I attended IETF 83 in Paris this past week with my fellow Mozilla networking team member Patrick McManus. This was my first IETF meeting, and it won’t be my last given how productive and enjoyable it was.
Our primary goal was to participate in the HTTP(bis) working group, where we hope to standardize SPDY, possibly under the label HTTP/2.0. I learned quite a bit about how the IETF standards processes work and greatly enjoyed spending time with many of the people involved.
We’re excited about what SPDY has to offer in terms of security and performance. The HTTP/2.0 proposals based on alternatives to SPDY (or that deviated significantly) were interesting, but I’m still convinced that the solution we end up with should be based largely on SPDY. I can hardly imagine a proposal that better exemplifies “rough consensus and running code,” with plenty of data confirming its benefits.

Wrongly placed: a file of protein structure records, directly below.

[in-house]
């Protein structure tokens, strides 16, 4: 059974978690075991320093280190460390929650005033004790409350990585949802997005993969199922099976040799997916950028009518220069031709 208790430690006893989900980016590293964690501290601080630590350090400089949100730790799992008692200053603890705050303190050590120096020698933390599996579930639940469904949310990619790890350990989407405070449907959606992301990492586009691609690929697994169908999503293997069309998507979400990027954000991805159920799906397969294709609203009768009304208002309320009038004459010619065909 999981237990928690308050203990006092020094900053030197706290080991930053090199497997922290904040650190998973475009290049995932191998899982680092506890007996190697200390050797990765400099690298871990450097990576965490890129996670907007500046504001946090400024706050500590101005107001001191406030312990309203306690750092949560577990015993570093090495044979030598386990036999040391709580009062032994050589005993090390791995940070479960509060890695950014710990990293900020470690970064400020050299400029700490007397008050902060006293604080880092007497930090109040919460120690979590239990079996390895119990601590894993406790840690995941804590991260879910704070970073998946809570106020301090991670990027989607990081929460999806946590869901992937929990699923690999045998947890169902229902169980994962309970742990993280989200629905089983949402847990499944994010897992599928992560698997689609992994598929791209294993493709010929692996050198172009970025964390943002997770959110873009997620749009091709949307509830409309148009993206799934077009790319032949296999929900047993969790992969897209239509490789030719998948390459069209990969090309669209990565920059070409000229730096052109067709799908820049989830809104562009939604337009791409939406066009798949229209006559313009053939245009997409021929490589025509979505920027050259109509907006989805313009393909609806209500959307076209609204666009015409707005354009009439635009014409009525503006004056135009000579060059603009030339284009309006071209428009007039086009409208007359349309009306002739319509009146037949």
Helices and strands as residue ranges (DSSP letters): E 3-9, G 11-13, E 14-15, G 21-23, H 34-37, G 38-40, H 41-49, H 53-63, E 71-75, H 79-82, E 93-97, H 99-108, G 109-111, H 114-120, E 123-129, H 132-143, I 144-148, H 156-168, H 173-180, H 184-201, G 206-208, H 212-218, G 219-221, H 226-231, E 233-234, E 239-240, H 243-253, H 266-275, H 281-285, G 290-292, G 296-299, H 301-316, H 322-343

I’m also more convinced than ever that encryption (e.g. TLS) should be a requirement in HTTP/2.0. This is the right thing to do for our users and there is now plenty of data available to debunk myths about unacceptable deployment costs. Mozilla has a strong history of standing up for user security and privacy and hopefully we’ll continue with that tradition by strongly opposing any solution that does not require encryption. Perhaps we should go so far as to decline to implement any non-encrypted solution that might be specified.